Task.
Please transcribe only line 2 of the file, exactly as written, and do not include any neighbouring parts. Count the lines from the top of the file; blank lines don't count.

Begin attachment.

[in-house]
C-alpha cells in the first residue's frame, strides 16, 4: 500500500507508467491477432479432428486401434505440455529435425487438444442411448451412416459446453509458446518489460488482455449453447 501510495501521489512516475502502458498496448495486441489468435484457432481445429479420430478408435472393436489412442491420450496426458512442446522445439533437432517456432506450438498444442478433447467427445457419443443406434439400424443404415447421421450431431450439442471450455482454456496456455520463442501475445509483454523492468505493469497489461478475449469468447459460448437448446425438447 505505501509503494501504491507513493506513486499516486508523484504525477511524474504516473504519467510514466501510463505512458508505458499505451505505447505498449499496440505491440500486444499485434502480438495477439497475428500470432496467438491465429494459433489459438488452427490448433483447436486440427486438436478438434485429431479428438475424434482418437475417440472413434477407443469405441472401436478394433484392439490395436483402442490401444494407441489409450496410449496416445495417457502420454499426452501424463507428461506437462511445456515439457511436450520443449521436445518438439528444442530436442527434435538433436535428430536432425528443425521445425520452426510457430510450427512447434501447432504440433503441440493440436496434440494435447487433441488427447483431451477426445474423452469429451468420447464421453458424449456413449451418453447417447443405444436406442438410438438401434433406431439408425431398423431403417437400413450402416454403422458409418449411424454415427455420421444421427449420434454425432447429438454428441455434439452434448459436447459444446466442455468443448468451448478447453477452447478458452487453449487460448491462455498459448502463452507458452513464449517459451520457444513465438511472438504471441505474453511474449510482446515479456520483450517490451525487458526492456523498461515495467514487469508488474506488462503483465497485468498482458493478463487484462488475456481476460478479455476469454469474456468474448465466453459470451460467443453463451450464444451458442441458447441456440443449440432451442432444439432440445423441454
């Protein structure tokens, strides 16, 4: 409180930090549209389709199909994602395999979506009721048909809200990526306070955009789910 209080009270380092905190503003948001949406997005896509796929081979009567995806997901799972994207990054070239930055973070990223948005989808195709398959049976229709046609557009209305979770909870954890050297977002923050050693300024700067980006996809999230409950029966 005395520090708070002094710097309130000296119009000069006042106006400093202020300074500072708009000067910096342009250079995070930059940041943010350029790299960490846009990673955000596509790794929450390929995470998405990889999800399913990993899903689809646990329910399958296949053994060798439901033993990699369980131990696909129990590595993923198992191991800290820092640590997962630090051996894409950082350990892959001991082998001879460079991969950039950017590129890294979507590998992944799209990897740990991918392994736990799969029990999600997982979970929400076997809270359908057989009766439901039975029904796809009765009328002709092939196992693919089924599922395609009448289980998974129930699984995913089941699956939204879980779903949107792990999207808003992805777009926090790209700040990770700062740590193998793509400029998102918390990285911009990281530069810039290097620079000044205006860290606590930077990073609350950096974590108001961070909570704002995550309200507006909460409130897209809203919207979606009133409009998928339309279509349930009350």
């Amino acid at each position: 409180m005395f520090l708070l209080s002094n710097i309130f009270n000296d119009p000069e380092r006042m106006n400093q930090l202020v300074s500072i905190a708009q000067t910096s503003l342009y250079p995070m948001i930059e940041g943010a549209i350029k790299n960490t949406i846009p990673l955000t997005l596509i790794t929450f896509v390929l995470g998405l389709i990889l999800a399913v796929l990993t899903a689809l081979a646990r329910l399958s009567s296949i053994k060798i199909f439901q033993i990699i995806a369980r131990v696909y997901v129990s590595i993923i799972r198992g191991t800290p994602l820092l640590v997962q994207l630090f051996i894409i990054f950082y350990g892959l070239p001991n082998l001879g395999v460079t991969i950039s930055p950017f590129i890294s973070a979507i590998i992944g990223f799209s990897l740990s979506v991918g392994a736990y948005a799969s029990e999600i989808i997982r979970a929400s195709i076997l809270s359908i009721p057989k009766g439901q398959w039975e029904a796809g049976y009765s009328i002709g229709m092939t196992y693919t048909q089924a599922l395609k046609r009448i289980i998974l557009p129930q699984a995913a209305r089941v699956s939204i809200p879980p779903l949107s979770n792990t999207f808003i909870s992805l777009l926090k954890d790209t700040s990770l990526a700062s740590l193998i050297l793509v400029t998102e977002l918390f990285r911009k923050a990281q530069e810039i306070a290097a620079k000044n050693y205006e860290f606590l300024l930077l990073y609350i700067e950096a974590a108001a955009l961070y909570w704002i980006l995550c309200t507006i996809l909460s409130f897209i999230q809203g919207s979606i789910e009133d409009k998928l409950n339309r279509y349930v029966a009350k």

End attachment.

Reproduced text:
C-alpha cells in the first residue's frame, strides 16, 4: 500500500507508467491477432479432428486401434505440455529435425487438444442411448451412416459446453509458446518489460488482455449453447 501510495501521489512516475502502458498496448495486441489468435484457432481445429479420430478408435472393436489412442491420450496426458512442446522445439533437432517456432506450438498444442478433447467427445457419443443406434439400424443404415447421421450431431450439442471450455482454456496456455520463442501475445509483454523492468505493469497489461478475449469468447459460448437448446425438447 505505501509503494501504491507513493506513486499516486508523484504525477511524474504516473504519467510514466501510463505512458508505458499505451505505447505498449499496440505491440500486444499485434502480438495477439497475428500470432496467438491465429494459433489459438488452427490448433483447436486440427486438436478438434485429431479428438475424434482418437475417440472413434477407443469405441472401436478394433484392439490395436483402442490401444494407441489409450496410449496416445495417457502420454499426452501424463507428461506437462511445456515439457511436450520443449521436445518438439528444442530436442527434435538433436535428430536432425528443425521445425520452426510457430510450427512447434501447432504440433503441440493440436496434440494435447487433441488427447483431451477426445474423452469429451468420447464421453458424449456413449451418453447417447443405444436406442438410438438401434433406431439408425431398423431403417437400413450402416454403422458409418449411424454415427455420421444421427449420434454425432447429438454428441455434439452434448459436447459444446466442455468443448468451448478447453477452447478458452487453449487460448491462455498459448502463452507458452513464449517459451520457444513465438511472438504471441505474453511474449510482446515479456520483450517490451525487458526492456523498461515495467514487469508488474506488462503483465497485468498482458493478463487484462488475456481476460478479455476469454469474456468474448465466453459470451460467443453463451450464444451458442441458447441456440443449440432451442432444439432440445423441454